Post treatment Protocol
Patients were instructed to massage the treated areas five times per day, for five minutes, for five days. Some patients chose to use a small handheld massager (Buzz Pinpoint Mini Personal Massager; Brookstone, Inc., Merrimack, New Hampshire) for ease and comfort. This helped to further distribute the product, as well as to stimulate the physiologic response to the Sculptra Aesthetic microspheres. There were no restrictions on physical activity.

Results

Of the 106 patients, three were men ranging in age from 63 to 72 (average, 68 years) and 103 were women ranging in age from 40 to 78 (average, 58 years). In our series, an average of 2.3 sessions was required for female subjects and 5.6 sessions for male subjects, with an average of 1.6 vials administered per session at a cost of $900 per vial.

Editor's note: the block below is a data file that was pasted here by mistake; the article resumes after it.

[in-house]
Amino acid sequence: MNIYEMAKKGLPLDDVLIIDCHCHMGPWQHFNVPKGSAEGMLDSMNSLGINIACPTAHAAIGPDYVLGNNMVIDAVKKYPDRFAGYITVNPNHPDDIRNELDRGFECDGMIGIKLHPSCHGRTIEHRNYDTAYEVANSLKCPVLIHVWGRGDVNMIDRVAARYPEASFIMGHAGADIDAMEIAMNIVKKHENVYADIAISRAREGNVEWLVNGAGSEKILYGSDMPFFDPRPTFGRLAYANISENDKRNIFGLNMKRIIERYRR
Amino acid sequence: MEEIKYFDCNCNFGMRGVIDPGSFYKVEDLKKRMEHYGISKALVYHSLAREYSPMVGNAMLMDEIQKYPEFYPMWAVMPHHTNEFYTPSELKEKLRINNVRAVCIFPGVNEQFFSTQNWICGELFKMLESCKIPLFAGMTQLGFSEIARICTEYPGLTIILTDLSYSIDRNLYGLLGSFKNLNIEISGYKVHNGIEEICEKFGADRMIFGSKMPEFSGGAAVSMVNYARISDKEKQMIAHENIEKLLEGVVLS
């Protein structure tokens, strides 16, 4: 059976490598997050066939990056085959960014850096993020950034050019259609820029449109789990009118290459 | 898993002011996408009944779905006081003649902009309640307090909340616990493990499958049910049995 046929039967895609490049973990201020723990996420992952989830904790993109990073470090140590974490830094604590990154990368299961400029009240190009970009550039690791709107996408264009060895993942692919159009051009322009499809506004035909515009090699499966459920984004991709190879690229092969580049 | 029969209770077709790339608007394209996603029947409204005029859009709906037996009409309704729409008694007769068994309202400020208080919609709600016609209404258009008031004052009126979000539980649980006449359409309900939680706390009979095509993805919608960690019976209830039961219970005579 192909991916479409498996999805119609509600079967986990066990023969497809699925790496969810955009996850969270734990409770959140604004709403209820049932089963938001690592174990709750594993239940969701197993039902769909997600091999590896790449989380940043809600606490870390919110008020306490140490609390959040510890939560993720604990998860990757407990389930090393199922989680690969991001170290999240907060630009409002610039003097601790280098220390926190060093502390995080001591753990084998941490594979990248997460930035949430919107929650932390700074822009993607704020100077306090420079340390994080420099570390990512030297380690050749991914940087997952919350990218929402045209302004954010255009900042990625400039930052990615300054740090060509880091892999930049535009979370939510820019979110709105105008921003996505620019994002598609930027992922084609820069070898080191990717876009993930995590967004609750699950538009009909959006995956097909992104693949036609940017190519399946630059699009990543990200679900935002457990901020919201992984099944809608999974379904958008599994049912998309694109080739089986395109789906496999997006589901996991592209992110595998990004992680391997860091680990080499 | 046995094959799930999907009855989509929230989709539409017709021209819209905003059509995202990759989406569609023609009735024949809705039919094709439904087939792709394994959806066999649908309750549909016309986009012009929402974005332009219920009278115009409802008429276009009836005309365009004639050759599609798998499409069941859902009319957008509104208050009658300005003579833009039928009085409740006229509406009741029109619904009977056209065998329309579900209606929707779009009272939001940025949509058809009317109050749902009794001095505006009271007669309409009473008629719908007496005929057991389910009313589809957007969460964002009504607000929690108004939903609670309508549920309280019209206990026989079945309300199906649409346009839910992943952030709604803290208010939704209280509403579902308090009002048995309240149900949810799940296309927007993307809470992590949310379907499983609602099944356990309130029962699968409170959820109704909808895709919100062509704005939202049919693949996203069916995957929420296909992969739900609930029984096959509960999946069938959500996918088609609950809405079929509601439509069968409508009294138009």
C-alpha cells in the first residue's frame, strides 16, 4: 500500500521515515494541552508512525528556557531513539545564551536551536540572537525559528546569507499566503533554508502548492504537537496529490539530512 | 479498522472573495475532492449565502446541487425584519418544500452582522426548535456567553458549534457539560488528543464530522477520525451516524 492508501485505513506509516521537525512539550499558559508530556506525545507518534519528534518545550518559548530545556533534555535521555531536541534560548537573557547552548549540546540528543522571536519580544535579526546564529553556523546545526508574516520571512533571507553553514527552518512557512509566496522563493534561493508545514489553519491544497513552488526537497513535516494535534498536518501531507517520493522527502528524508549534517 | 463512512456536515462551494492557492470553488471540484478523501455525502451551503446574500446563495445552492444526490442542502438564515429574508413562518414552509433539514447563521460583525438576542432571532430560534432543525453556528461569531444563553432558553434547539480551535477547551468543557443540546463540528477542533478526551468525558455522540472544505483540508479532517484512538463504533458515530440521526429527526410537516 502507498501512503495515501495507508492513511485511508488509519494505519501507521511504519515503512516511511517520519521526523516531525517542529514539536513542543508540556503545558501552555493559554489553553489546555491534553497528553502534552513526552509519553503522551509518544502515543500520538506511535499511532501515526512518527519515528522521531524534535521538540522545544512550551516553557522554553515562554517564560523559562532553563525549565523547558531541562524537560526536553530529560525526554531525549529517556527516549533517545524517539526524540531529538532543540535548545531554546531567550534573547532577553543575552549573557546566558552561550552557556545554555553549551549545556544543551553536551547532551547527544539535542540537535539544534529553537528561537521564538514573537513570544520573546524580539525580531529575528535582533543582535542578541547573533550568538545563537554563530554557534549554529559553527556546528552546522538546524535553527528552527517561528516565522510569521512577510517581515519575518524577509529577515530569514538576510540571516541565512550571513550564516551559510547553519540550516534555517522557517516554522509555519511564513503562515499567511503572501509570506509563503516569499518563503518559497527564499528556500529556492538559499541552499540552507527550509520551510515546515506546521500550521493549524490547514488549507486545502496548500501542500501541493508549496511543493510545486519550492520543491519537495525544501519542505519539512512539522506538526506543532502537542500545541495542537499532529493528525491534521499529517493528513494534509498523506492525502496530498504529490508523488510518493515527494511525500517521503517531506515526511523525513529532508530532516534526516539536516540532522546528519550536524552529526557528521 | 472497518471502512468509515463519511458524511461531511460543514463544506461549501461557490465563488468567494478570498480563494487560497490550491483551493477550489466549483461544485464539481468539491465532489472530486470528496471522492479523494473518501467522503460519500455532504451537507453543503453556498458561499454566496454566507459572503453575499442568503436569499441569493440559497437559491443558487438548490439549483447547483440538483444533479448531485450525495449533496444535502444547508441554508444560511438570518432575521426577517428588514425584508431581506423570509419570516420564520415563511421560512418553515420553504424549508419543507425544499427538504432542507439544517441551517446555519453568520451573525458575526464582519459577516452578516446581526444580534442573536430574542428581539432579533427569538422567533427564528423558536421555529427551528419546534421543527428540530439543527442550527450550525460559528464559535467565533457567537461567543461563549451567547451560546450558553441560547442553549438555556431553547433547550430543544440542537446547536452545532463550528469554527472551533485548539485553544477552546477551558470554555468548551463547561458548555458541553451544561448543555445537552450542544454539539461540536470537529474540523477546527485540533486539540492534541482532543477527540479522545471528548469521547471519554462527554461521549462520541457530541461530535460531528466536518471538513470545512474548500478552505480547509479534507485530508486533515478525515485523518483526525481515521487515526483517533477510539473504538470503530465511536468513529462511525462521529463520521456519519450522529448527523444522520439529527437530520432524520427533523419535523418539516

Patient outcomes and satisfaction were recorded prospectively. All patients were treated until a satisfaction score of four or greater on a five-point scale was achieved, by photography and visual assessment from both the treating physicians and the patient. We achieved 100% follow-up with 99.1% satisfaction. The anatomical region of injection, volume needed to achieve optimal patient satisfaction, and adverse events were recorded and analyzed. The pretreatment, treatment, and posttreatment protocols presented are the result of meticulous data analysis and optimization over the course of the study. Photo documentation was obtained pretreatment, at each session, and four to six months after the last session (which was defined by full patient satisfaction and physician determination of full volume correction). Representative cases are presented in Figures 1 to 6. As some patients are now reaching three to four years of follow-up, we are beginning to see the need for touch-up treatment. Thus far, no patient has required more than a single vial for retreatment.

Illustrative Cases